RAF: No man or woman is to imagine God owes them anything. He owes us nothing. His salvation is free, all of grace, all of mercy. And this it seems, is what gave this woman her boldness. She had no promise to stand upon, since the revelation that the Gentiles were to share in Abraham’s inheritance by faith had not yet been openly given (though prophesied in Gen. 12:1-3). What then is her appeal based upon? She had seen Him act in these ways toward others. And if she had not witnessed it herself, she believed their reports. And this is the essence of faith – believing the report about Christ. She saw or heard that He had compassion on the sick, the oppressed and the needy. She believed He had the power to do what she needed. And so undaunted, she sought Him out. And her faith was rewarded with what she asked for. How instructive for us all. Maybe you are lost in your sins today, and are outside the company of the redeemed. Have you seen how God forgives sins for Christ’s sake? Have others told you of His mercy and grace toward them? Do you believe that He has the power to forgive sins? Then flee to Him! Cast yourself before Him. Cry out for His mercy upon your soul. You have more reason to trust than this dear woman. The Word of God says clearly He was sent to save lost sinners. If this is you – if you know your guilt and your shame; If you have left off any attmepts to justify yourself and know that you need to be forgiven, cleansed and reconciled to God – then come to Him! Apply to Him! Plead with Him! He will not leave you waiting. His promise is true. His compassion remains. Believe on the Lord Jesus Christ and you WILL be saved.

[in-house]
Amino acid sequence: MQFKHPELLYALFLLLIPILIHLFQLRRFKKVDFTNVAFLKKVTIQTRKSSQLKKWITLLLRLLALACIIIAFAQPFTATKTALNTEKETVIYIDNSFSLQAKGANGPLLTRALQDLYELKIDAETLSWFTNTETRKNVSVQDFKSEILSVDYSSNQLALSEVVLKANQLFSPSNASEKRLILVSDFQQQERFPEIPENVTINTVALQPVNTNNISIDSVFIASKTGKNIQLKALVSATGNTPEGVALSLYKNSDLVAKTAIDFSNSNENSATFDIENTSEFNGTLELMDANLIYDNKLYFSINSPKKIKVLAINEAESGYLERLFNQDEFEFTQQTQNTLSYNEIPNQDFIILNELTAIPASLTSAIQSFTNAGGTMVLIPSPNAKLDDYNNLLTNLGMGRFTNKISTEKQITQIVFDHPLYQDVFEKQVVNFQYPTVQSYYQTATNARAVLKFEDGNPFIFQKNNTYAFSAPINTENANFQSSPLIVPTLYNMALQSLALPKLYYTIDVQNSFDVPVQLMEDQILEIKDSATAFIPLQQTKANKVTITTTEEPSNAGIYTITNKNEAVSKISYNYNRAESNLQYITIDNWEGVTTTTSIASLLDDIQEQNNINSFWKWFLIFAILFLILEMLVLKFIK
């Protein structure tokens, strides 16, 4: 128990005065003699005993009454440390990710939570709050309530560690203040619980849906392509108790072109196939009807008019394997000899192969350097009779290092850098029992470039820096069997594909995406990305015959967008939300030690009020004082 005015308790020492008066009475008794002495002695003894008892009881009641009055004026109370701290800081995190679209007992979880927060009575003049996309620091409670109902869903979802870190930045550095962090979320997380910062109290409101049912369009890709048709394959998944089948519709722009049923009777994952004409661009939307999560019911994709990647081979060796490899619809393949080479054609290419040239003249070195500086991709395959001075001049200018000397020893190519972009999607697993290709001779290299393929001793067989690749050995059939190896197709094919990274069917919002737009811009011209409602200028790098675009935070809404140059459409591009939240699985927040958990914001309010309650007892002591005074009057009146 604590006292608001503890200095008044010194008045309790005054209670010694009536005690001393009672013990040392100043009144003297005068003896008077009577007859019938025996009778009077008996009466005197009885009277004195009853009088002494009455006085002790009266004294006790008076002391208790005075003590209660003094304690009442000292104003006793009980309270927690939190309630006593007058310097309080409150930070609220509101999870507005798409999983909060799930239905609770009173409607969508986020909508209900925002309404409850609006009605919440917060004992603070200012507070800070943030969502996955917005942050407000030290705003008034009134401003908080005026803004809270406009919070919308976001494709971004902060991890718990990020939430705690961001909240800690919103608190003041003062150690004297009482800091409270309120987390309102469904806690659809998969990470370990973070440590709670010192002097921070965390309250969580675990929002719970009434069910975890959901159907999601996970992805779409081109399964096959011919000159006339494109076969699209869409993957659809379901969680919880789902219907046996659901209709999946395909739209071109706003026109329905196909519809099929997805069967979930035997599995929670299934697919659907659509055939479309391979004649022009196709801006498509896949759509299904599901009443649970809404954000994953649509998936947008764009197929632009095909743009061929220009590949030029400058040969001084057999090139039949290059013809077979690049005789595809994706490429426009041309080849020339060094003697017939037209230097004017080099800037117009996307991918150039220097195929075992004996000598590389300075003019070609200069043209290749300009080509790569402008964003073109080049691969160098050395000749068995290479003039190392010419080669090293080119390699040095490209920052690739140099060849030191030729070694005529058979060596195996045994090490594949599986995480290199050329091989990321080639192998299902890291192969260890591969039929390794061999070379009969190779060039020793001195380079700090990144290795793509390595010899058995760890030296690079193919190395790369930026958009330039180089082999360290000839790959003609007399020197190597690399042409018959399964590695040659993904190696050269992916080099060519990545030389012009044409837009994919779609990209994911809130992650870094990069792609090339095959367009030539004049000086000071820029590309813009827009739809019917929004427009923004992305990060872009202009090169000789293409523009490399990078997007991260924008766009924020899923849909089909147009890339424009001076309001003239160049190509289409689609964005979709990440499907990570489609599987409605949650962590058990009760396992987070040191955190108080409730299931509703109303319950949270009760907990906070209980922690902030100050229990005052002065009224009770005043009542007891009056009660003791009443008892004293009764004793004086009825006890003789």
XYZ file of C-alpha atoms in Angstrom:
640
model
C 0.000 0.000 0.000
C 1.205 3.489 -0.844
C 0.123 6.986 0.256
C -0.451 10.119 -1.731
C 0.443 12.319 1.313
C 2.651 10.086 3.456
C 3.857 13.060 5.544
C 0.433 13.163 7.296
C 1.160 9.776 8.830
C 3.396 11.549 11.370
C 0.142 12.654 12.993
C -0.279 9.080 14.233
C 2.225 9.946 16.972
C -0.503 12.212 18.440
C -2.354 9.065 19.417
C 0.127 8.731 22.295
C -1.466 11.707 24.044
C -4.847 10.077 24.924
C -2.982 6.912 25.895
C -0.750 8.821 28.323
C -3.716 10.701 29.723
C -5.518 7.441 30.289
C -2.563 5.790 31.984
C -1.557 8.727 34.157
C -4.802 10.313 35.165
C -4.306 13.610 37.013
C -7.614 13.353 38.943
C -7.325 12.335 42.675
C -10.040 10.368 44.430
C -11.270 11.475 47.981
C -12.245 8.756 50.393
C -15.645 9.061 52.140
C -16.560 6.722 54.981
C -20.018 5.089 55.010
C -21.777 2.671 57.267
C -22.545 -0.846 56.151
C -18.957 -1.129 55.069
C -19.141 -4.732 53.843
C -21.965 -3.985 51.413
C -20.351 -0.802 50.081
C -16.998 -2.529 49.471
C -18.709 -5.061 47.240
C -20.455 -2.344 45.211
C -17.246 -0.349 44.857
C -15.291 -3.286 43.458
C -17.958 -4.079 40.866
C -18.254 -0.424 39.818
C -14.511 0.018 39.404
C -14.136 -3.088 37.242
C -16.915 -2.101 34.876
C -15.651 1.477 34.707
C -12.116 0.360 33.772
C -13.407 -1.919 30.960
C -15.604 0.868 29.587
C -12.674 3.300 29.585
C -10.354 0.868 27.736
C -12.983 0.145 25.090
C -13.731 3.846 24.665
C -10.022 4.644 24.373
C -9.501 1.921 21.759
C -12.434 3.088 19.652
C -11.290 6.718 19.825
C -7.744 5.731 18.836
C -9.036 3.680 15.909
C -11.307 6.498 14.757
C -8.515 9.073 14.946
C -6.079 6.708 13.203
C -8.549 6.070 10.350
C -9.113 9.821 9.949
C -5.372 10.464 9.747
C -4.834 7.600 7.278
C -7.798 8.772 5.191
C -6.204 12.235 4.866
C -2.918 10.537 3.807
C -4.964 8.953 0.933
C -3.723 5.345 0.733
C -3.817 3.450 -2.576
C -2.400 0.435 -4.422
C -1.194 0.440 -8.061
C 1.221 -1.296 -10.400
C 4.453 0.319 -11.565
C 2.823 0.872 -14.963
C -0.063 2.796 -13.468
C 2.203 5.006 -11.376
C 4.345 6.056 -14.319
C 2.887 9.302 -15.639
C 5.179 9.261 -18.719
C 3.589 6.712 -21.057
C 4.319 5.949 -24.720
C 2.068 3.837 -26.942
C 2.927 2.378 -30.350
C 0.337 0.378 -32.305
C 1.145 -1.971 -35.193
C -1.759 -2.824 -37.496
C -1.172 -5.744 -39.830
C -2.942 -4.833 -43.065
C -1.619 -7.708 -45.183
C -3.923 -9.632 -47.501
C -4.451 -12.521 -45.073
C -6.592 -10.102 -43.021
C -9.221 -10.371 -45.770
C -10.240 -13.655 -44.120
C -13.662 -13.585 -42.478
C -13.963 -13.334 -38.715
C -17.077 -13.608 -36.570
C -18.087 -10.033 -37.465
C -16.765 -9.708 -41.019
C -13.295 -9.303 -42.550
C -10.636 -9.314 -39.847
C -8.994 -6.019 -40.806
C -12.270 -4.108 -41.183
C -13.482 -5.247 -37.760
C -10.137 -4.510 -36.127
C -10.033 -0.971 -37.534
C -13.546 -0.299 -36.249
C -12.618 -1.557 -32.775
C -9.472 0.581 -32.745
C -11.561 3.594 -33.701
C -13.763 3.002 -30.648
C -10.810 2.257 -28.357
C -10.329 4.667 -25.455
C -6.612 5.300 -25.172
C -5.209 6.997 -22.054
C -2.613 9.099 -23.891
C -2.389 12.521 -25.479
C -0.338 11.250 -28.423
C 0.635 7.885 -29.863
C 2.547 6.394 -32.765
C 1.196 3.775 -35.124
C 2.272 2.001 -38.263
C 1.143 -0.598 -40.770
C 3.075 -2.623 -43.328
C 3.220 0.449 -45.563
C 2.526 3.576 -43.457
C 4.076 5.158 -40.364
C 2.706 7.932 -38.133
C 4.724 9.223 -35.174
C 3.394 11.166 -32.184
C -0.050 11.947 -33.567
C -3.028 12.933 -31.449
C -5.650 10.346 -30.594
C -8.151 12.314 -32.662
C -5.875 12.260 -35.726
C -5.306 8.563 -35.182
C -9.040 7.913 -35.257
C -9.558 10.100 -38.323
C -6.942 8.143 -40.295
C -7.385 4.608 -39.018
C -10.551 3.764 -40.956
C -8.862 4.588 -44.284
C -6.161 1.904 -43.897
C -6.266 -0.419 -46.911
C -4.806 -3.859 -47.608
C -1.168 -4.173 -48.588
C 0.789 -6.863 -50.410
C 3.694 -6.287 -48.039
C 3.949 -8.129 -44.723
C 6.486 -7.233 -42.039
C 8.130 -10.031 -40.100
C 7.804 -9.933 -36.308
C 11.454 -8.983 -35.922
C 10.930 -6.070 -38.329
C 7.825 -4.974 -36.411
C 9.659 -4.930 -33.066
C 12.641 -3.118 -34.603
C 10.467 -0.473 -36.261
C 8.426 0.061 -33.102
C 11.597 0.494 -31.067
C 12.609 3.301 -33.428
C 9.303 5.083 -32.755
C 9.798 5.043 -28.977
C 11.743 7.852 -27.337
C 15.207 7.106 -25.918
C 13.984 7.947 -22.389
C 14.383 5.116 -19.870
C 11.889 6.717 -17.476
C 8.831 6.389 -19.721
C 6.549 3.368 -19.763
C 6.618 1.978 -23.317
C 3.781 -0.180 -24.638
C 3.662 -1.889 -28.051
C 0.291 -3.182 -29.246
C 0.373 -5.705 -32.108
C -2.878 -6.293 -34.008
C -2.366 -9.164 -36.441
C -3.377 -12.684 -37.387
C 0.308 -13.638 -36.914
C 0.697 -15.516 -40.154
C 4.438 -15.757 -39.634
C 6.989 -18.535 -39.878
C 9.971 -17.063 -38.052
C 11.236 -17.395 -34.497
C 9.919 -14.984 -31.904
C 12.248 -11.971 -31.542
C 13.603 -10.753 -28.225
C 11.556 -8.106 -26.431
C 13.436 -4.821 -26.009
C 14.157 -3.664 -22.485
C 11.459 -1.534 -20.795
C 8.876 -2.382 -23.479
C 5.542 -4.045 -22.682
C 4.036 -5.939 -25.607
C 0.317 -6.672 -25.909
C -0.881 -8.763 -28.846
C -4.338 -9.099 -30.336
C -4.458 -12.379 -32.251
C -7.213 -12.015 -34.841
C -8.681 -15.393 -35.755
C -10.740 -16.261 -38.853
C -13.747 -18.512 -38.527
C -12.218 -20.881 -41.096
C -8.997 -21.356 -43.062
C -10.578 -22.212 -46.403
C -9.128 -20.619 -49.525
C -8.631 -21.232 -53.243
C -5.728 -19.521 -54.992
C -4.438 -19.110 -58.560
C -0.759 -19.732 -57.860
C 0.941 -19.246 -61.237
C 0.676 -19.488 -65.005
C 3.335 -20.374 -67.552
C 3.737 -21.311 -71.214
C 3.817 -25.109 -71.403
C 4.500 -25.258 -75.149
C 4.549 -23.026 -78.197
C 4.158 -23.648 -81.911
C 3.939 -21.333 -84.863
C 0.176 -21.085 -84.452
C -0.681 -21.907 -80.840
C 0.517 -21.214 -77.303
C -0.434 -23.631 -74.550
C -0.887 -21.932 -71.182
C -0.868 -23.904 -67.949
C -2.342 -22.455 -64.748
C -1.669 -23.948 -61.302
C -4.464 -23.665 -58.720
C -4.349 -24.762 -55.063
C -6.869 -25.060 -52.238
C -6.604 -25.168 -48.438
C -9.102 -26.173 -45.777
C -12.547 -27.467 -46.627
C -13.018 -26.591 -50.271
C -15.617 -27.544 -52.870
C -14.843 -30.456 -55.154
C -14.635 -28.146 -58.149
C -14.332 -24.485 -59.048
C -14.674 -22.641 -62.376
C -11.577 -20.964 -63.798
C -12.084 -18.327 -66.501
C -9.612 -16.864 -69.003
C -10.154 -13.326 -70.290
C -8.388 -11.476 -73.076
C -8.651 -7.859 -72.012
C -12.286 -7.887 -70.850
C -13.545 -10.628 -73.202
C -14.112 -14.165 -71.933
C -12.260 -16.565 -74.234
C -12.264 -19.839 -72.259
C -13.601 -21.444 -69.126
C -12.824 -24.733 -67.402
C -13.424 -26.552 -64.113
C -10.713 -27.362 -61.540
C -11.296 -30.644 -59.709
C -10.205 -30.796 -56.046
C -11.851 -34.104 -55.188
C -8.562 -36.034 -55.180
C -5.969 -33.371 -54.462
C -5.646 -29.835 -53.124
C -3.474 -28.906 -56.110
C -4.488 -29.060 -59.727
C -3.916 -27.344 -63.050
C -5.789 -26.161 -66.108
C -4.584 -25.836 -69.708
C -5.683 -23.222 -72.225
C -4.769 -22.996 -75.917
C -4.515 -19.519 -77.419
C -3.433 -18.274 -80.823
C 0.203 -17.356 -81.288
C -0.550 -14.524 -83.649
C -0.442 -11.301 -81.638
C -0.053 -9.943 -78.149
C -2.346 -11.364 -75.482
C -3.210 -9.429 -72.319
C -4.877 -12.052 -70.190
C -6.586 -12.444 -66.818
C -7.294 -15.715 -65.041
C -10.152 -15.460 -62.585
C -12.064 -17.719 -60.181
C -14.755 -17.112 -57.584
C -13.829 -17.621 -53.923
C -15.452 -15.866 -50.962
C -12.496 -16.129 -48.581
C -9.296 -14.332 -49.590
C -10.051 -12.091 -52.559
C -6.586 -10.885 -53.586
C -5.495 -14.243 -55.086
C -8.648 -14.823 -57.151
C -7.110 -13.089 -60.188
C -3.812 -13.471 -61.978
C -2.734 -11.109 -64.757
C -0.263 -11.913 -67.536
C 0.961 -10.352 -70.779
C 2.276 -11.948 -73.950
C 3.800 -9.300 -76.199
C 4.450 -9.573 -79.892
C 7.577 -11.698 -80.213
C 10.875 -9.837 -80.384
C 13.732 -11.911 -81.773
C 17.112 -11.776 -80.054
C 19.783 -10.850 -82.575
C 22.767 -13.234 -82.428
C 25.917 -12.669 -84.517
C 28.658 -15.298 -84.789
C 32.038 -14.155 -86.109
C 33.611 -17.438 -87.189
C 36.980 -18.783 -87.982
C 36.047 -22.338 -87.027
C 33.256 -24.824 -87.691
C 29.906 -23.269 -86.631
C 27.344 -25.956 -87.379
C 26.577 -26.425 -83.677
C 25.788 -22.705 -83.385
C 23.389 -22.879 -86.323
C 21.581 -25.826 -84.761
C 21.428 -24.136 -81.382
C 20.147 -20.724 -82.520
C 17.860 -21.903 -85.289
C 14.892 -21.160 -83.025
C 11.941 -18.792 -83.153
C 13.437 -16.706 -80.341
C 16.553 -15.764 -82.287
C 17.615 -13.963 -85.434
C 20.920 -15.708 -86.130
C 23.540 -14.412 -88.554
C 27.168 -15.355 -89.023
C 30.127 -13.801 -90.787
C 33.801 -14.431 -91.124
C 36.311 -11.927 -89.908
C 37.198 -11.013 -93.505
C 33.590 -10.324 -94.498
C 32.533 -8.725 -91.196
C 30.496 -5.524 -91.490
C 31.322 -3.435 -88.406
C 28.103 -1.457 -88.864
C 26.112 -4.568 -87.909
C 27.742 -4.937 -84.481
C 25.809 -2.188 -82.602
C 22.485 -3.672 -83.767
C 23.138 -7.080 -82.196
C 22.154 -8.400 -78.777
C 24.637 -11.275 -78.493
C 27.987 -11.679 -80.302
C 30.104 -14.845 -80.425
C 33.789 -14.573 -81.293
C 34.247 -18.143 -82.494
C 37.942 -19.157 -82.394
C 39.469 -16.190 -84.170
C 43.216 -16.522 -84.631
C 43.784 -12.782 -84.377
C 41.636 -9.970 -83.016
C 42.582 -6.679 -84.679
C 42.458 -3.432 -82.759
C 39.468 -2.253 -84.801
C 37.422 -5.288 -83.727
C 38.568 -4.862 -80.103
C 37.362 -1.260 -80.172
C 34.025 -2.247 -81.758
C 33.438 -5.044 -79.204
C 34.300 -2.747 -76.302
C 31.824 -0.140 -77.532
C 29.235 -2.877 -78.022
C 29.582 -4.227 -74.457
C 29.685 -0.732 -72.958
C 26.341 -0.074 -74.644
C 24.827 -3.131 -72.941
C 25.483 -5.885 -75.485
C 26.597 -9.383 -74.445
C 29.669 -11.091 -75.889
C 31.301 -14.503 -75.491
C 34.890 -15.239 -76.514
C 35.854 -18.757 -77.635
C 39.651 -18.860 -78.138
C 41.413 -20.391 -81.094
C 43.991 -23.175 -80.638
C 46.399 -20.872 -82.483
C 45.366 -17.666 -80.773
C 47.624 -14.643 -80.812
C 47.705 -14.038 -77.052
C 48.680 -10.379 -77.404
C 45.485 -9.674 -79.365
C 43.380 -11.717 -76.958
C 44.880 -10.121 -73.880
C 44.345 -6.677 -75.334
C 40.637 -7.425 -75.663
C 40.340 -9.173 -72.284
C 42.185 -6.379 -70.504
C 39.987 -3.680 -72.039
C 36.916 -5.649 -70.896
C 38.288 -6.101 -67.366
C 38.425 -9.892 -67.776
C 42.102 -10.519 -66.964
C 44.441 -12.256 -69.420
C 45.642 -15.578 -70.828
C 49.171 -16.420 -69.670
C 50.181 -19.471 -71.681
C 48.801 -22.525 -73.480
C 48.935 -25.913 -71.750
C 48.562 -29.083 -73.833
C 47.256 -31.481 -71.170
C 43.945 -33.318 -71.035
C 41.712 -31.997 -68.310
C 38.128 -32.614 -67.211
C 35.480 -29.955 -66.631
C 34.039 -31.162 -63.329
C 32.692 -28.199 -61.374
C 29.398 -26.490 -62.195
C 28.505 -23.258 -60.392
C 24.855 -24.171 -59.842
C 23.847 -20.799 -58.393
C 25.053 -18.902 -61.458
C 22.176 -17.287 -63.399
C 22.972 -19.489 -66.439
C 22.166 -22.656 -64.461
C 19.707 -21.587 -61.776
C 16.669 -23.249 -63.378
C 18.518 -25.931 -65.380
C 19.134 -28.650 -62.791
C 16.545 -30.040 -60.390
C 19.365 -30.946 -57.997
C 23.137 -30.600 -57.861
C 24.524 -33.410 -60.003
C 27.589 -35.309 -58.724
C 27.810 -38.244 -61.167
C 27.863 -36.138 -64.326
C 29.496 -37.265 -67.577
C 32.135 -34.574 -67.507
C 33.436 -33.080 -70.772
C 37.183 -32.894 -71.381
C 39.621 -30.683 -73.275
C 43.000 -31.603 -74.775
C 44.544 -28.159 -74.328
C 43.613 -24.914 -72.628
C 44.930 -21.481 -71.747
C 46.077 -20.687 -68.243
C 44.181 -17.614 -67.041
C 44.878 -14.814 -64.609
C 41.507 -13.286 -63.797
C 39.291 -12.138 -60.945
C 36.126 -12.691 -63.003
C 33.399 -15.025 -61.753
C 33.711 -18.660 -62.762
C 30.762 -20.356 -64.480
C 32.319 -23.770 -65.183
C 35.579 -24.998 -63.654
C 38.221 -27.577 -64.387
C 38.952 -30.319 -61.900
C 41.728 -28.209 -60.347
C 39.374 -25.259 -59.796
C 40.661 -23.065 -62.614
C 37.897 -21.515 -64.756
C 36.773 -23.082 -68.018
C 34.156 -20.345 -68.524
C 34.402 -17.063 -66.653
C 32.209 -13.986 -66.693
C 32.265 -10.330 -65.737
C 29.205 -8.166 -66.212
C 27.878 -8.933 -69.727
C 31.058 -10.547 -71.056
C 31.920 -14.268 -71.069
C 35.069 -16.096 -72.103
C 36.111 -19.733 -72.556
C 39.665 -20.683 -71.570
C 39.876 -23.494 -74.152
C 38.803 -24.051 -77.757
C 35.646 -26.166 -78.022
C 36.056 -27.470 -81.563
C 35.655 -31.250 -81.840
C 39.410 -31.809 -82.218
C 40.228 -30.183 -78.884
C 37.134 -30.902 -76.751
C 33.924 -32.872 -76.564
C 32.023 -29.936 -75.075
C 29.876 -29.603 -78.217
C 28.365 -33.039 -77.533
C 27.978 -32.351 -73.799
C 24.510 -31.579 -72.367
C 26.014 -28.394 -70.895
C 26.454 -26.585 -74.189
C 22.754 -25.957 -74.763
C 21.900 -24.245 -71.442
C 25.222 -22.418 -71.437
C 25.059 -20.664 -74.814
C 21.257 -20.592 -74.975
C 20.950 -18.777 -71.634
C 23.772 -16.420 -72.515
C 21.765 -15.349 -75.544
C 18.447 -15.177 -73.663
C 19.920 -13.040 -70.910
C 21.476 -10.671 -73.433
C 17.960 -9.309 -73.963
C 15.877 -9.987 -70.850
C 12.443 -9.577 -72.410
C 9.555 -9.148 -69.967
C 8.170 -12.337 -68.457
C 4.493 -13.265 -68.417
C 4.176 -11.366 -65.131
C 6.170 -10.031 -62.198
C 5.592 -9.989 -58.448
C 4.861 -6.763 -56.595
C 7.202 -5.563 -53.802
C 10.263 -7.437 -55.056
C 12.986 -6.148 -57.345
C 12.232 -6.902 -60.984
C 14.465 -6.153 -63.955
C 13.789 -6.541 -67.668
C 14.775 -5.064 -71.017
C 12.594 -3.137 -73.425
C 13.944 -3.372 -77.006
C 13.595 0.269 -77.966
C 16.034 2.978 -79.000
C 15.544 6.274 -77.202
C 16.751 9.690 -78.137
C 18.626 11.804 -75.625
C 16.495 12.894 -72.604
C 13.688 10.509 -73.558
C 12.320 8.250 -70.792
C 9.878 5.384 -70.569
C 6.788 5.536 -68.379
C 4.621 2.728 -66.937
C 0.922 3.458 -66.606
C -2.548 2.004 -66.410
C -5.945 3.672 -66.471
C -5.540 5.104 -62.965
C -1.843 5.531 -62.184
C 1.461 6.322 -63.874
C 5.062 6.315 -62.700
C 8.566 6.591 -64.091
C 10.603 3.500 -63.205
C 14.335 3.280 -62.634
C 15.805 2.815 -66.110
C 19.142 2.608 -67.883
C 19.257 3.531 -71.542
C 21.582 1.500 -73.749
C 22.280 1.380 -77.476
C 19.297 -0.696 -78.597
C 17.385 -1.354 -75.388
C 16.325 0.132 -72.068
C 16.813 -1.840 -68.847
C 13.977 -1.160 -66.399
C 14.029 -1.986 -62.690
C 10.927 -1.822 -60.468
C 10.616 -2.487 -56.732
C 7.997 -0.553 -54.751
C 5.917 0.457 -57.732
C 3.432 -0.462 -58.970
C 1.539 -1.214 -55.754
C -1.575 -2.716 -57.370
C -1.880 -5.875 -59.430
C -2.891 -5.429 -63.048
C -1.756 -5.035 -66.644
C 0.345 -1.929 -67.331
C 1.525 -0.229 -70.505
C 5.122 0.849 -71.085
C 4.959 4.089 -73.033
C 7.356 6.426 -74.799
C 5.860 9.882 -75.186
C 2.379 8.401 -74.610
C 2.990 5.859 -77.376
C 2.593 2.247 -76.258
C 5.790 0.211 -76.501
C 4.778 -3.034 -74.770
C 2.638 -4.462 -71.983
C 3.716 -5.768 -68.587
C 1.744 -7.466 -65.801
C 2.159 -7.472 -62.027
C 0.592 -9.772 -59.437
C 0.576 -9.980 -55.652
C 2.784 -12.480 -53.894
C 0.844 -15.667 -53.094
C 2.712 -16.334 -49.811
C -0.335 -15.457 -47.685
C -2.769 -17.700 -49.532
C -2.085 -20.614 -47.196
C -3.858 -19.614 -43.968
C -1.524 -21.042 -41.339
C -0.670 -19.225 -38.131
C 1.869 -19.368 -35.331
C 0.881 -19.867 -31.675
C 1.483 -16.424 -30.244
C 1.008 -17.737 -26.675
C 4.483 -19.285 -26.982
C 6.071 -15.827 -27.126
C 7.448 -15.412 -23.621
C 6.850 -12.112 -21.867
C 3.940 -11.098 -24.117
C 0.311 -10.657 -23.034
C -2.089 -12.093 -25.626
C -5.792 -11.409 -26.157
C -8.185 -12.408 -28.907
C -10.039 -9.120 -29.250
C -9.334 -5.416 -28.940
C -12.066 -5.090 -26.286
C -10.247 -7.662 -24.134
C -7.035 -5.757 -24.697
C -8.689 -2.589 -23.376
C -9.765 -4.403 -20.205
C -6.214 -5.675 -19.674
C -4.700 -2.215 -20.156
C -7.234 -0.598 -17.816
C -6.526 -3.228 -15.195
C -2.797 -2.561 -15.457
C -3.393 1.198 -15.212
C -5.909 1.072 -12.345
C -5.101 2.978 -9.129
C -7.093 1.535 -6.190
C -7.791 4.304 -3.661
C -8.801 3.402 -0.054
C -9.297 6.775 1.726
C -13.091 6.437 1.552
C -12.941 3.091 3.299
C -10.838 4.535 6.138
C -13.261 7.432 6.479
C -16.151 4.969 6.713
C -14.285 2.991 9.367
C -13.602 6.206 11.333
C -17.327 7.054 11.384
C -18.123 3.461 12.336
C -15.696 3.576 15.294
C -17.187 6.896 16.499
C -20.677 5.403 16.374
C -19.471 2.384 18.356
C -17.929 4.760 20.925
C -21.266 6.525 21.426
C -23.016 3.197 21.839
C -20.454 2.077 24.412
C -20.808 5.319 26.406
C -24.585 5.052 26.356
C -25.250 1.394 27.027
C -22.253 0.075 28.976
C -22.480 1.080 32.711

7 – Matthew 16:1-4 (ESV) And the Pharisees and Sadducees came, and to test him they asked him to show them a sign from heaven. 2 He answered them, “When it is evening, you say, ‘It will be fair weather, for the sky is red.’ 3 And in the morning, ‘It will be stormy today, for the sky is red and threatening.’ You know how to interpret the appearance of the sky, but you cannot interpret the signs of the times. 4 An evil and adulterous generation seeks for a sign, but no sign will be given to it except the sign of Jonah.” So he left them and departed.

RAF: When men are unwilling to see the obvious, then we can do little for them.

8 – Matthew 16:17-20 (ESV) 17 And Jesus answered him, “Blessed are you, Simon Bar-Jonah! For flesh and blood has not revealed this to you, but my Father who is in heaven. 18 And I tell you, you are Peter, and on this rock I will build my church, and the gates of hell shall not prevail against it. 19 I will give you the keys of the kingdom of heaven, and whatever you bind on earth shall be bound in heaven, and whatever you loose on earth shall be loosed in heaven.” 20 Then he strictly charged the disciples to tell no one that he was the Christ.